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The road to a command economy

A newly found verbatim transcript of a Politburo meeting in January 1927 reveals the Bolsheviks on the brink of abandoning market incentives – and Stalin persuading his comrades that this was the only option for the future of the Soviet Union. Mark Harrison recounts the story of a debate that would have far-reaching consequences.

stalin.jpgThirty-one verbatim transcripts of meetings of the Politburo, the highest decision-making body of the Soviet communist party, held between 1923 and 1938, were found recently in the Russian archives. These formerly secret documents show a narrow circle of top leaders of the Soviet Union locked in debate about the key political and economic issues of the time.

My research focuses on a particular discussion held in January 1927 about progress towards cutting the retail prices of industrial commodities – an apparently dry, technical subject that in practice laid bare the underlying tensions in Bolshevik economic policy.

The Soviet economy, poor and largely agrarian, was now ruled by a narrow political elite (though not yet a personal dictatorship), which was committed to state-led modernisation. The policy of cutting industrial retail prices was intended to harmonise the interests of urban and rural consumers with those of the state, and keep peasant farmers motivated to supply food – in return for cheap industrial goods – on a scale sufficient to meet the needs of state-led industrialisation.

By 1927, the Bolsheviks were moving to the view that if market incentives did not work, force would do instead

This policy was difficult to implement because it ran counter to the requirements of market equilibrium. Industry could not supply enough consumer goods to meet market demand at lower prices, so shortages were developing. The implied squeeze on industry's trading costs and profits also generated widespread resistance. The Bolshevik leaders faced a choice between allowing the market to return to equilibrium and imposing the desired prices and quantities by force. The verbatim minutes of their discussion, available for the first time, show us how they perceived this choice before they made it.

To some extent, this is a story of unintended consequences. The Bolsheviks had thought that price cuts would harmonise the interests of the regime and the peasantry. This had worked in 1922/23, but by 1927 the context had changed. As a result, the policy was actually driving the peasants and the regime apart because it was destroying the urban-rural market equilibrium.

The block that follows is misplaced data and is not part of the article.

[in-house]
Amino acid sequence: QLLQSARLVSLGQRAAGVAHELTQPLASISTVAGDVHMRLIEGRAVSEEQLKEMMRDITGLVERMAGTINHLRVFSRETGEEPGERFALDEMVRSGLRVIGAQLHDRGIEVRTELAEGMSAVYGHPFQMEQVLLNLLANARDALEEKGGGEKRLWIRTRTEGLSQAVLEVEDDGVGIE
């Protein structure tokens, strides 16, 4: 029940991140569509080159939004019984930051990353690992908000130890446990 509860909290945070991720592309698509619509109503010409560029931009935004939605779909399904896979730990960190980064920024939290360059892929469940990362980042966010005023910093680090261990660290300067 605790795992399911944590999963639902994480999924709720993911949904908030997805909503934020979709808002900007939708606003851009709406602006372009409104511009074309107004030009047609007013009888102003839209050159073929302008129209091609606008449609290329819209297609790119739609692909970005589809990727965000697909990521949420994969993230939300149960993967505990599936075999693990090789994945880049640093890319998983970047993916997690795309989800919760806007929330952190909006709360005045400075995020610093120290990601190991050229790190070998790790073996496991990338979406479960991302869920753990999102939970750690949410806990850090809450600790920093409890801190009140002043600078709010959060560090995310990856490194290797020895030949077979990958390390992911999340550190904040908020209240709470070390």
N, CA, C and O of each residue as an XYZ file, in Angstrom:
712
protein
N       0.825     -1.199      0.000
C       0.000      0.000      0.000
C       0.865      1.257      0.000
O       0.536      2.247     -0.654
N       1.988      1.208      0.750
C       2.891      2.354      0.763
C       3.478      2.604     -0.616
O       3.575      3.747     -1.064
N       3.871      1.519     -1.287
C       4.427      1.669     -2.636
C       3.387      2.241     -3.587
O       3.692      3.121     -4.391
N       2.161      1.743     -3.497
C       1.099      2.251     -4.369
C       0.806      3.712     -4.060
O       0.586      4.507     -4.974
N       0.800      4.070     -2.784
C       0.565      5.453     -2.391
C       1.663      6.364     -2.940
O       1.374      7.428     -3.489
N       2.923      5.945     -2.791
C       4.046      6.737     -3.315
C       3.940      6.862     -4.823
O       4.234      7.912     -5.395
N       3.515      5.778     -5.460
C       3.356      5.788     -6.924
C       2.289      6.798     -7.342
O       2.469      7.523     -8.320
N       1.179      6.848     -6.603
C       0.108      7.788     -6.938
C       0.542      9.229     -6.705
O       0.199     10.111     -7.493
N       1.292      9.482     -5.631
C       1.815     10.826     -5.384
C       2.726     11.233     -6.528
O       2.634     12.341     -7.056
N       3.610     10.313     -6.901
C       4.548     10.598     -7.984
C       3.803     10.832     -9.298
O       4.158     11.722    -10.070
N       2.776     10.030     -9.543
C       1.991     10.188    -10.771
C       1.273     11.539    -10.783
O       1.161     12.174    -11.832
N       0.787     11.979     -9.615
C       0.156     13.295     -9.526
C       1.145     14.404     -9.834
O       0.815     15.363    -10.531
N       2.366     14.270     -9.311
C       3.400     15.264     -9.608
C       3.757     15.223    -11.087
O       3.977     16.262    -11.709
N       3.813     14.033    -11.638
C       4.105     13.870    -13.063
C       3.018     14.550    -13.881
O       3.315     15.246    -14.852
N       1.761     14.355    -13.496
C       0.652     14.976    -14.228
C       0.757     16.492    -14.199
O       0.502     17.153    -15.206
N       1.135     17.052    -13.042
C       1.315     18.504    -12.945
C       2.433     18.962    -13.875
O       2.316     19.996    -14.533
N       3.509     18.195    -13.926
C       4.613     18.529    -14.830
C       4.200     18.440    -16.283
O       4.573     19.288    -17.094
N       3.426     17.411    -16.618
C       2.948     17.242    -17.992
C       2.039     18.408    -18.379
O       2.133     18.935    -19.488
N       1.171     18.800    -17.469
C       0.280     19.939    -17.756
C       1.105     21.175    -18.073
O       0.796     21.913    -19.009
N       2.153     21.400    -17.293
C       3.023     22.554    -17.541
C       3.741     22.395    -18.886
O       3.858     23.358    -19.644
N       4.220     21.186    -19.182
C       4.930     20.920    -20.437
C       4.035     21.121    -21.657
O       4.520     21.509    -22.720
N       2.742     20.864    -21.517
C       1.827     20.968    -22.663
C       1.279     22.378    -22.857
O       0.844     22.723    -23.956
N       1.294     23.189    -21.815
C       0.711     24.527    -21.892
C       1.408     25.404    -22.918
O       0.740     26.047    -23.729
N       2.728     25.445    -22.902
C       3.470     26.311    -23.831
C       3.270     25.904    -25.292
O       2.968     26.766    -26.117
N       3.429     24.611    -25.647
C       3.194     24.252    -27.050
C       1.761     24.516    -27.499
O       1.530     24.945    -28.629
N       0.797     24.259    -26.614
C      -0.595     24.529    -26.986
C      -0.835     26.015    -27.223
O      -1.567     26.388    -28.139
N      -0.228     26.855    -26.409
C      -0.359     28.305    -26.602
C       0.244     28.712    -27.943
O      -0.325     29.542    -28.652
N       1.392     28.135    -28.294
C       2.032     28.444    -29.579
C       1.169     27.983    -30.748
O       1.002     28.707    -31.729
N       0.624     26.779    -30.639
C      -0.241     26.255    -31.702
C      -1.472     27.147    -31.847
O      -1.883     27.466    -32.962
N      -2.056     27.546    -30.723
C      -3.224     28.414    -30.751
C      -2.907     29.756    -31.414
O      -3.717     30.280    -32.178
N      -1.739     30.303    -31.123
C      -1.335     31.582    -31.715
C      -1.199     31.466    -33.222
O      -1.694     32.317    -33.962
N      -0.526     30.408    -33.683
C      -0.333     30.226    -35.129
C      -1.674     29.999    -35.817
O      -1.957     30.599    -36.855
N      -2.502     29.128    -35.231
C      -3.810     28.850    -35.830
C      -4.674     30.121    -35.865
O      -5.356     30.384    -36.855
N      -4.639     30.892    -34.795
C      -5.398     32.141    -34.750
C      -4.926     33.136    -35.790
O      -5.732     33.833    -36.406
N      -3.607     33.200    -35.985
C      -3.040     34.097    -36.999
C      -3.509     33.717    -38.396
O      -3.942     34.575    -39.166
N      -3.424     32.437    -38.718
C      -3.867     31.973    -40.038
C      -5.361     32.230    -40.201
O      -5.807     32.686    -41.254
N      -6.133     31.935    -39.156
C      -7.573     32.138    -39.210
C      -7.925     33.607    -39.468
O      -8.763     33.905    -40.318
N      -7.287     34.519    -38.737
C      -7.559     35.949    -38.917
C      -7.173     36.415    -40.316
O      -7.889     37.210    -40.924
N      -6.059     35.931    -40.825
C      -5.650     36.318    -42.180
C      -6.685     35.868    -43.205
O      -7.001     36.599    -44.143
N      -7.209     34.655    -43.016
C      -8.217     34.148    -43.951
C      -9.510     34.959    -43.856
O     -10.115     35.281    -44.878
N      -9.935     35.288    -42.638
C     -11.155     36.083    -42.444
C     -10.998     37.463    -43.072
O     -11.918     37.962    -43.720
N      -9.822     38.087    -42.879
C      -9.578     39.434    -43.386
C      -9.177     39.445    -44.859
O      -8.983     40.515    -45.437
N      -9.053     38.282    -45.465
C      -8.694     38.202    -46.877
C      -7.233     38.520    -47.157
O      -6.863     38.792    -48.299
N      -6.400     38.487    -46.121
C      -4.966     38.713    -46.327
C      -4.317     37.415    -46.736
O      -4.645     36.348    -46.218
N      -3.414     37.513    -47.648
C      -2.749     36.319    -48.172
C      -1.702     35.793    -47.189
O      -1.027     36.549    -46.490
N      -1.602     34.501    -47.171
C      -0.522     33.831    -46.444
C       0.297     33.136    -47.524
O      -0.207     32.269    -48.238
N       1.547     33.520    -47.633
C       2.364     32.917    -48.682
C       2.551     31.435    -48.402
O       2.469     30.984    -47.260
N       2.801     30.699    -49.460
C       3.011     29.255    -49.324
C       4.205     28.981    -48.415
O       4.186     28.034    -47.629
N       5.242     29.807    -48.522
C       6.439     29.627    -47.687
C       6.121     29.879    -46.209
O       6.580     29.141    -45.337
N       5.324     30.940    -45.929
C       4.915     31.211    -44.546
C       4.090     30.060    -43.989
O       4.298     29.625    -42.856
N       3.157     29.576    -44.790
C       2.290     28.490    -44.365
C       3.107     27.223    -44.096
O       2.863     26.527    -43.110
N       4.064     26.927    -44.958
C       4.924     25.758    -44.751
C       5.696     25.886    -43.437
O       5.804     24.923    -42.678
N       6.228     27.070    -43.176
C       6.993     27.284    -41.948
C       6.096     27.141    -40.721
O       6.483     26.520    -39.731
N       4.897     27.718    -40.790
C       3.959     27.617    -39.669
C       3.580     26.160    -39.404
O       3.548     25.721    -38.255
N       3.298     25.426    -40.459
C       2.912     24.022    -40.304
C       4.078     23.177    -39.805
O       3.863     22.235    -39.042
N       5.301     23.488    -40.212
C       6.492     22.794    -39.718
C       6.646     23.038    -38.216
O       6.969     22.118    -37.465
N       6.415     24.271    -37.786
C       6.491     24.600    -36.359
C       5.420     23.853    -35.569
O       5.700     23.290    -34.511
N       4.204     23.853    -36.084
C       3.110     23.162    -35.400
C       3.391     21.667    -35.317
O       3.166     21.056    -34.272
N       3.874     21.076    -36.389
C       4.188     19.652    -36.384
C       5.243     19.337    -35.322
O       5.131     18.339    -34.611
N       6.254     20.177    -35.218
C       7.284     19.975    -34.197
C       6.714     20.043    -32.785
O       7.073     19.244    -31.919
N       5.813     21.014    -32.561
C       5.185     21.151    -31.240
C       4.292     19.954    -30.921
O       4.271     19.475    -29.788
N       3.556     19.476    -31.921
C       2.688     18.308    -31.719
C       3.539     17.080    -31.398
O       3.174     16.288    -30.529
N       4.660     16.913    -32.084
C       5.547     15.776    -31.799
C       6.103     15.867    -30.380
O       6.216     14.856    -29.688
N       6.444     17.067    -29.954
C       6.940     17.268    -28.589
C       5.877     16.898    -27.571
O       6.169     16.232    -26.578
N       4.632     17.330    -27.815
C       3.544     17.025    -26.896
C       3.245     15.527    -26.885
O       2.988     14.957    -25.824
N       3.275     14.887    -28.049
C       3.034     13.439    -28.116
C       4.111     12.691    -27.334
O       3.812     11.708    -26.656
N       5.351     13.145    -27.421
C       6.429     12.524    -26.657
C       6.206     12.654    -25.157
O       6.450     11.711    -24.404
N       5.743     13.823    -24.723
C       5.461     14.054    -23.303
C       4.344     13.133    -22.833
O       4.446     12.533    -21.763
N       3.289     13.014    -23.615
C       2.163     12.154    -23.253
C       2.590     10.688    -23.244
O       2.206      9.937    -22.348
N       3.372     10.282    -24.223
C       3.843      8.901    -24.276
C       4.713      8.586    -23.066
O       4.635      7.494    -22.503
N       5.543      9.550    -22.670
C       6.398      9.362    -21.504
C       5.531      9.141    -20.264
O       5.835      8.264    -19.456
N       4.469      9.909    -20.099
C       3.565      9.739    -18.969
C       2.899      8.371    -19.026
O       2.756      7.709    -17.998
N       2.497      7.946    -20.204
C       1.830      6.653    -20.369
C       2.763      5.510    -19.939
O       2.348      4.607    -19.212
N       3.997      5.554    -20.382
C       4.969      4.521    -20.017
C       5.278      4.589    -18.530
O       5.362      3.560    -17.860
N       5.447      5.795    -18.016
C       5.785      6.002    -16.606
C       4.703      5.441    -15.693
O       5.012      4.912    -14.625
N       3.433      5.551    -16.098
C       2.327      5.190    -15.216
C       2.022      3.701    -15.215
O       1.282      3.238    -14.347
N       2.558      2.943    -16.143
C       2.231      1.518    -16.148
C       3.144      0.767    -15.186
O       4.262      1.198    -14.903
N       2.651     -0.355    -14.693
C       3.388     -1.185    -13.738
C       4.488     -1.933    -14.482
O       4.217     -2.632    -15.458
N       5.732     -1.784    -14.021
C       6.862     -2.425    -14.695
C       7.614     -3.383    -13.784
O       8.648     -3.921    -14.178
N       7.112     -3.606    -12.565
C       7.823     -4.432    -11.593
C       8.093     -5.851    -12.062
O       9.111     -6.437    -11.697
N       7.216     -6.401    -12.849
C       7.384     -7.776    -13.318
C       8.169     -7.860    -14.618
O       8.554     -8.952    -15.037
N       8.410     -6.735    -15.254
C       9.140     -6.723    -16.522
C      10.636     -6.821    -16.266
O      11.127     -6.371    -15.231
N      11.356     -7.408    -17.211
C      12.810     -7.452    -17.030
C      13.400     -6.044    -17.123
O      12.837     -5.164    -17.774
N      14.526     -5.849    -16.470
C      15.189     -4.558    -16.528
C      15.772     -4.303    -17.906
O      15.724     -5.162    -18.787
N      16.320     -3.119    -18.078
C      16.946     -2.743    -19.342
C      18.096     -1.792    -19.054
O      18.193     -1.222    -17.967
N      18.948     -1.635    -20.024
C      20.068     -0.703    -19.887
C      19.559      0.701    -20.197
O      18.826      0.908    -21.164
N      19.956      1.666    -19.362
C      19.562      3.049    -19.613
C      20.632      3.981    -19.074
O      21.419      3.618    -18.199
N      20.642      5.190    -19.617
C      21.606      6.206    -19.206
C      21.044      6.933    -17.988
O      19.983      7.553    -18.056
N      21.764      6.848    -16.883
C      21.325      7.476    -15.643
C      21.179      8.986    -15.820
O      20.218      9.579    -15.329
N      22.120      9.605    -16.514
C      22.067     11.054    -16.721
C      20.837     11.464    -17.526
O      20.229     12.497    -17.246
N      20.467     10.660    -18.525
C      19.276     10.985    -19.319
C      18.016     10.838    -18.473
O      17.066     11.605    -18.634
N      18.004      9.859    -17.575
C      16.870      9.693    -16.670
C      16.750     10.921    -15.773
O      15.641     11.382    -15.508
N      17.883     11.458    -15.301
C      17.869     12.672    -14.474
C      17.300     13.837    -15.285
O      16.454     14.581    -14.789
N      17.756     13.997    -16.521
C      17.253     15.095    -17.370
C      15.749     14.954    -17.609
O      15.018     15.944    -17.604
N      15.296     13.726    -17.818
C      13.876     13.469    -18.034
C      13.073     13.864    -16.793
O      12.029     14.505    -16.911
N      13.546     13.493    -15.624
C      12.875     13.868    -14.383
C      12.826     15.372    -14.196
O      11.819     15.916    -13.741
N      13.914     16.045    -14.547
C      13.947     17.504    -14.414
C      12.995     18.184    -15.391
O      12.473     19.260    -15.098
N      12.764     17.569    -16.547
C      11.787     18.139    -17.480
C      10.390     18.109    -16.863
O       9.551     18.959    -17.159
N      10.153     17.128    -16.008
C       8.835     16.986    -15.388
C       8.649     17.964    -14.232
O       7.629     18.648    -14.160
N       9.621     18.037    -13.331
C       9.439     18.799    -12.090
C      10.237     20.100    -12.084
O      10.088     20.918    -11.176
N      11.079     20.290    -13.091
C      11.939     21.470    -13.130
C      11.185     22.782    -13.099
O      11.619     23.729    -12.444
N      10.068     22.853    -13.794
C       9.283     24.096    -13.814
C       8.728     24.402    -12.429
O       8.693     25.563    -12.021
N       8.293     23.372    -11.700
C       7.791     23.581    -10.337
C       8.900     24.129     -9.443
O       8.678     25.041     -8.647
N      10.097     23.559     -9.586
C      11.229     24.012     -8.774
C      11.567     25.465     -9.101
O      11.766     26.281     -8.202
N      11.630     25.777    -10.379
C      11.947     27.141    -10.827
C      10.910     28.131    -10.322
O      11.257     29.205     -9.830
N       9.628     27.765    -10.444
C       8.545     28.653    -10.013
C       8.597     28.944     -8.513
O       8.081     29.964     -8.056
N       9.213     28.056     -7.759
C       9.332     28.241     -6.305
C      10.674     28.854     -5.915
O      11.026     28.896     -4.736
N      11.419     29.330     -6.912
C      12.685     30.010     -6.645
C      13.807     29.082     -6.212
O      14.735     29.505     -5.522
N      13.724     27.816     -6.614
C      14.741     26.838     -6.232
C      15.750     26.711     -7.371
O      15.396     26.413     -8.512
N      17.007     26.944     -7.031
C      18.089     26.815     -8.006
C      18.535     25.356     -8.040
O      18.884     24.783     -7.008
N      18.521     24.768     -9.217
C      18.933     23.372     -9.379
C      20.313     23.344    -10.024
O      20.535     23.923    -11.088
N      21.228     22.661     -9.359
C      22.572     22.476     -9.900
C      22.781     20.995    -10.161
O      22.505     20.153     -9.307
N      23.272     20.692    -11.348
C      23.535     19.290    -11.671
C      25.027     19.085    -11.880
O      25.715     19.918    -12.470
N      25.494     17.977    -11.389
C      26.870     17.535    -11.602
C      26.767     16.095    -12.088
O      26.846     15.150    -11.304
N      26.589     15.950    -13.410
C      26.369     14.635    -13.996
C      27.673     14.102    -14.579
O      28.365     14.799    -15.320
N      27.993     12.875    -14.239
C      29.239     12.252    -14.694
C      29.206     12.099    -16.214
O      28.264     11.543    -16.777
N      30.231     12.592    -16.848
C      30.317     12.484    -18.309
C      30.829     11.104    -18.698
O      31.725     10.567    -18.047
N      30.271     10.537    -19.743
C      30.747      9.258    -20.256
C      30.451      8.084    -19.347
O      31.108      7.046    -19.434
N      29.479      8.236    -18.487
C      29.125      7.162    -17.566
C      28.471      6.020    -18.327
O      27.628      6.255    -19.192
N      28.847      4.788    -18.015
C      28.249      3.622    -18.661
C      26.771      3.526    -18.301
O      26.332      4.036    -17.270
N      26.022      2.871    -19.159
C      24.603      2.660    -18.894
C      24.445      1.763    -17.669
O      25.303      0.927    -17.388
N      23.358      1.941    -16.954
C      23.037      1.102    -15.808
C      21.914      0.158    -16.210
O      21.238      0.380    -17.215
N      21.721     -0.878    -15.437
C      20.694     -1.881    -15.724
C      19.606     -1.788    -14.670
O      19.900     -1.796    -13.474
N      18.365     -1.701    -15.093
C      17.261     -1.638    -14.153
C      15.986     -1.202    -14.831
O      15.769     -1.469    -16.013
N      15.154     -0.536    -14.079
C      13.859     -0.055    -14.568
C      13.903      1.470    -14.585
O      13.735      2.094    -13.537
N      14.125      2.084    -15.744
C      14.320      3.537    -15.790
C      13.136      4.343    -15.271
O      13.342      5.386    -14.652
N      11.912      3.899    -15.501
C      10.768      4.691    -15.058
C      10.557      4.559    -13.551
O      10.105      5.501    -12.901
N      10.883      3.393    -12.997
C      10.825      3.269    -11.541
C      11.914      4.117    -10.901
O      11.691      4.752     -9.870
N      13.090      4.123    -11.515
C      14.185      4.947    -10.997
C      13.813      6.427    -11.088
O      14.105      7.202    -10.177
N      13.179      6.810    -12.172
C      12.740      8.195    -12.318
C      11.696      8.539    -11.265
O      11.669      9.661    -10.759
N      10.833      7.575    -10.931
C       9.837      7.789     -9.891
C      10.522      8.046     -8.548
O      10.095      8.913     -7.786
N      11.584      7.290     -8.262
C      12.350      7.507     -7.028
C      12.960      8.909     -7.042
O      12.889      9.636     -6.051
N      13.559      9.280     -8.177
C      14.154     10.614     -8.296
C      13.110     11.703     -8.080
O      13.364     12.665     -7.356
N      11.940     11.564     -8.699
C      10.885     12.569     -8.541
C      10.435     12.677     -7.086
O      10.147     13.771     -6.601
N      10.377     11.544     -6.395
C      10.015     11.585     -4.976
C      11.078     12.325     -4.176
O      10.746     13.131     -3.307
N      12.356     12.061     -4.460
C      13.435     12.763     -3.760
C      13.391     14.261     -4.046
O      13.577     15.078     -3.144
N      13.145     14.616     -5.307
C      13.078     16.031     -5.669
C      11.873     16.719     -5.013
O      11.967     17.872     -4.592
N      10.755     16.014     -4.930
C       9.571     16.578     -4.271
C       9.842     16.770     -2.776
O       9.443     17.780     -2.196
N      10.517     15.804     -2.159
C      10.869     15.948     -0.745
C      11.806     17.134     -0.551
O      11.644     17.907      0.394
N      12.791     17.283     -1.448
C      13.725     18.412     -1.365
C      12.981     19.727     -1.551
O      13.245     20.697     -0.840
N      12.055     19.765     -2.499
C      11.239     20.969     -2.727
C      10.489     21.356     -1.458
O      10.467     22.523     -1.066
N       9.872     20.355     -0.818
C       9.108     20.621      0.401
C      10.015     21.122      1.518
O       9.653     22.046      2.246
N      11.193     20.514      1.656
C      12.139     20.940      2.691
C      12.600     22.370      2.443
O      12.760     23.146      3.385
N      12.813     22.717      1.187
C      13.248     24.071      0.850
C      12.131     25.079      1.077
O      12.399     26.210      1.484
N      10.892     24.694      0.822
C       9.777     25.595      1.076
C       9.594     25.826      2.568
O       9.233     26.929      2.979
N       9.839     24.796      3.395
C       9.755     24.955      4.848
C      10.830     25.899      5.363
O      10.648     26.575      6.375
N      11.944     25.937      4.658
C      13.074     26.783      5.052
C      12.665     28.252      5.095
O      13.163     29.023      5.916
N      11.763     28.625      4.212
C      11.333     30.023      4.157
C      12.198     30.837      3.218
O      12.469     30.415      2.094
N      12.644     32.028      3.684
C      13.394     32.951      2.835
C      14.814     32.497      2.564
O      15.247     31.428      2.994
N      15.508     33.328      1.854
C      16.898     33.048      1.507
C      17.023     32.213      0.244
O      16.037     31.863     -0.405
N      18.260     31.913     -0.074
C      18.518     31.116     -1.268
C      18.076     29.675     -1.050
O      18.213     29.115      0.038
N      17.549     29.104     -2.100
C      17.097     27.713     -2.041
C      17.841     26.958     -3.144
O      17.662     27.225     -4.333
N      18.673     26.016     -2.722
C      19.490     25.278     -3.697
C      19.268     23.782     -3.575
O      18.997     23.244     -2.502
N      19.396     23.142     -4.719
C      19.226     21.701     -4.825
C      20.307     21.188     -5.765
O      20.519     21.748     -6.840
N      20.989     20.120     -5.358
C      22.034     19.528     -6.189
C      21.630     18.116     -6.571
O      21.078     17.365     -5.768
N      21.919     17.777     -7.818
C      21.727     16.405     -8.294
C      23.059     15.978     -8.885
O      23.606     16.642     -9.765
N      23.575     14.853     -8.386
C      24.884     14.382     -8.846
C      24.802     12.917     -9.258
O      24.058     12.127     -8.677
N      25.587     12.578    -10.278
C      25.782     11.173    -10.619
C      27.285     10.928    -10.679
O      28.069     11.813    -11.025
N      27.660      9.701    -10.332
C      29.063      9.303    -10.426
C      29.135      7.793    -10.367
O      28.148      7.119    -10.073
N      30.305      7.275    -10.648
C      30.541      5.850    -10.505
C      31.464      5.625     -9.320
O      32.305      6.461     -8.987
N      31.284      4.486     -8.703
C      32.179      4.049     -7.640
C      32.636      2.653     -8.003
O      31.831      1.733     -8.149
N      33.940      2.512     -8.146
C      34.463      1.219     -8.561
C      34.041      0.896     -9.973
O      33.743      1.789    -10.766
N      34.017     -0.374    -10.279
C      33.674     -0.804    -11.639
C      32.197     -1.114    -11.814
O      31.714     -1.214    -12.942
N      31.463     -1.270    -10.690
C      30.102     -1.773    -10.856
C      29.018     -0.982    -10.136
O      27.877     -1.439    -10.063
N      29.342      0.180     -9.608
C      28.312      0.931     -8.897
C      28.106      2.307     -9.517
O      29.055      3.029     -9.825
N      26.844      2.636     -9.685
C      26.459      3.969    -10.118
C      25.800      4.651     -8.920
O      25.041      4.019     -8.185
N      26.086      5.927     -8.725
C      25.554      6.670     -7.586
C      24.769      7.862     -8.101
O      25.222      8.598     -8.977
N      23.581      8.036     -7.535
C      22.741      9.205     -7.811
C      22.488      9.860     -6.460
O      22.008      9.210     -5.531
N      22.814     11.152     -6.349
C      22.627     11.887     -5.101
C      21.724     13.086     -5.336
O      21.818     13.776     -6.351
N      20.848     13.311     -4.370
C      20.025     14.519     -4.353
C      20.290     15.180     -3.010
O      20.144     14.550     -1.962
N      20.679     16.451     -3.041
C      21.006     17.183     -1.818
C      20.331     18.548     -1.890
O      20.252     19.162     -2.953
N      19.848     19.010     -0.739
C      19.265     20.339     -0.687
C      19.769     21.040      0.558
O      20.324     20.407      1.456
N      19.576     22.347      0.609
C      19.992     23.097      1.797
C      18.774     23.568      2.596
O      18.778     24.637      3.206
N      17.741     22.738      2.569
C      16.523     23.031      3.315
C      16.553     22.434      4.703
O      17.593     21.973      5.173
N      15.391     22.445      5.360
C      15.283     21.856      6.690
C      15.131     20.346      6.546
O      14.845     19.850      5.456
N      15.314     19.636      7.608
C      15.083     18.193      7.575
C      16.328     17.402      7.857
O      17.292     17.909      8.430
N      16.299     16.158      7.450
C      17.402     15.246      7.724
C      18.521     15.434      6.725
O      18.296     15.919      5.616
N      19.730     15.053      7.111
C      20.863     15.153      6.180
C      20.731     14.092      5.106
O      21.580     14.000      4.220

The Soviet Union was on the way to making self-interested market behaviour a criminal offence

At the same time, in so far as they were becoming aware of the unintended consequences, the Bolsheviks did not really care – that is, if their measures were driving the market out of balance, then so much the worse for the market. If market incentives did not work, force would do instead. This was a step on the road to the command economy and the criminalisation of self-interested market behaviour.

Two years later Stalin launched the Soviet economic and political system into forced-march industrialisation, the five-year plans, and the mass collectivisation of peasant farming. The lives of a hundred million people were turned upside down; a significant proportion of them were tragically curtailed by famine and terror. Stalin himself gathered up the personal power of an absolute ruler.

The transcript shows Stalin clearly leading the others down this road and, with calculated brutality of expression, educating his comrades in the vision and language that would make this seem the only possible path to survival of the regime. In my account of the meeting, I propose the analogy of a classroom. I call Stalin "the teacher" – and that is not a chance expression.

Publication Details
The Author
  • Mark Harrison is professor of economics at the University of Warwick, senior fellow of the Centre for Russian and East European Studies at the University of Birmingham, and distinguished visiting fellow of the Hoover Institution at Stanford University.
Further Reading
  • Paul Gregory describes the Politburo transcripts in "Watching Stalin Win," published in 2007 in issue no. 4 of the The Hoover Digest.